Osteoarthritis of the Hands (cont.)
Osteoarthritis is also known as degenerative arthritis because of the degeneration of the cartilage that causes it. Among the over 100 different types of arthritis conditions, osteoarthritis is the most common and affects over 20 million people in the United States alone. Osteoarthritis occurs more frequently as we age. Before age 45, osteoarthritis occurs more frequently in men. After age 55 years, it affects women more frequently. Osteoarthritis causes no symptoms in many patients. Symptoms of osteoarthritis include local pain, stiffness, tenderness, and occasionally swelling in the affected joints.
"If I have minimal or no symptoms with early signs of osteoarthritis, what should I do?"
The ideal steps to take should lead to a proper diagnosis and an optimal long-term treatment plan. While many steps are discussed here, the plan must be customized for each person affected by osteoarthritis, depending on the joints affected and the severity of symptoms.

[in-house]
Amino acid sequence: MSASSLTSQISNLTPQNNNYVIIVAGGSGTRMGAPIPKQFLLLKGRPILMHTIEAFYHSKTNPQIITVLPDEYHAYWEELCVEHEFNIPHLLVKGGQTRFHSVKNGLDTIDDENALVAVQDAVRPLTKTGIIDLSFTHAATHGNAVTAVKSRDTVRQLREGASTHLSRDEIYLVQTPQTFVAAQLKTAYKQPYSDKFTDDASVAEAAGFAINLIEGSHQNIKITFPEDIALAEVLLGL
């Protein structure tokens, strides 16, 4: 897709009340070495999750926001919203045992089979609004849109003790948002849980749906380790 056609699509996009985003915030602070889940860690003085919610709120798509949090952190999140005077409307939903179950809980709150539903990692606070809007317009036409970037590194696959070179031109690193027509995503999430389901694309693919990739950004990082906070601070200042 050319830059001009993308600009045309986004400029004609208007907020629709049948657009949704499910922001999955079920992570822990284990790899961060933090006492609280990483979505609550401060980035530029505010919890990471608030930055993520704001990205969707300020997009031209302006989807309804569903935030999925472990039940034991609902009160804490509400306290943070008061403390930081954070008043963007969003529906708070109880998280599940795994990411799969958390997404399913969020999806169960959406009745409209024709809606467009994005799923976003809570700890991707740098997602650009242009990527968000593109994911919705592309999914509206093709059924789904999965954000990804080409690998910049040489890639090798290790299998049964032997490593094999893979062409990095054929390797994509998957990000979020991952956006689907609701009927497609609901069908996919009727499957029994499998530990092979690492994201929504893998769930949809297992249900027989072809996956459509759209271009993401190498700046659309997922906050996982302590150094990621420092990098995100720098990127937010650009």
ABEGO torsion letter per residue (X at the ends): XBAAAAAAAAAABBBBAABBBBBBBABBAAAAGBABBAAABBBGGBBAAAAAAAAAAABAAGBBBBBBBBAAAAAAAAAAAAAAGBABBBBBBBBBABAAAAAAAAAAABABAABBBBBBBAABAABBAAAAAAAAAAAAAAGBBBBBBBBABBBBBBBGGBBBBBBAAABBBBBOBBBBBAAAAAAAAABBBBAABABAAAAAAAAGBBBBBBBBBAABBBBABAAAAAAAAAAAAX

An opinion regarding the cause or the type of the arthritis can usually be adequately obtained by consulting a general family doctor. It is often unnecessary to see an arthritis specialist (rheumatologist), like myself, for this purpose. However, if the diagnosis or treatment plan is unclear, a rheumatologist might be consulted.
When I determine that a patient has a classic node formation from osteoarthritis (Heberden's node), I may make the diagnosis solely based upon the examination, without the need for any additional tests, such as blood or X-ray testing. Sometimes, testing can be helpful to better understand the degree and character of the osteoarthritis affecting a certain joint. It can also be helpful for monitoring and to exclude other conditions.
Treatment may not be necessary for osteoarthritis of the hands with minimal or no symptoms. When symptoms are troubling and persist, however, treatment might include pain and anti-inflammatory medications, with or without food supplements, such as glucosamine and/or chondroitin. Furthermore, heat/cold applications and topical pain creams can be helpful.
Medically Reviewed by a Doctor on 12/1/2014
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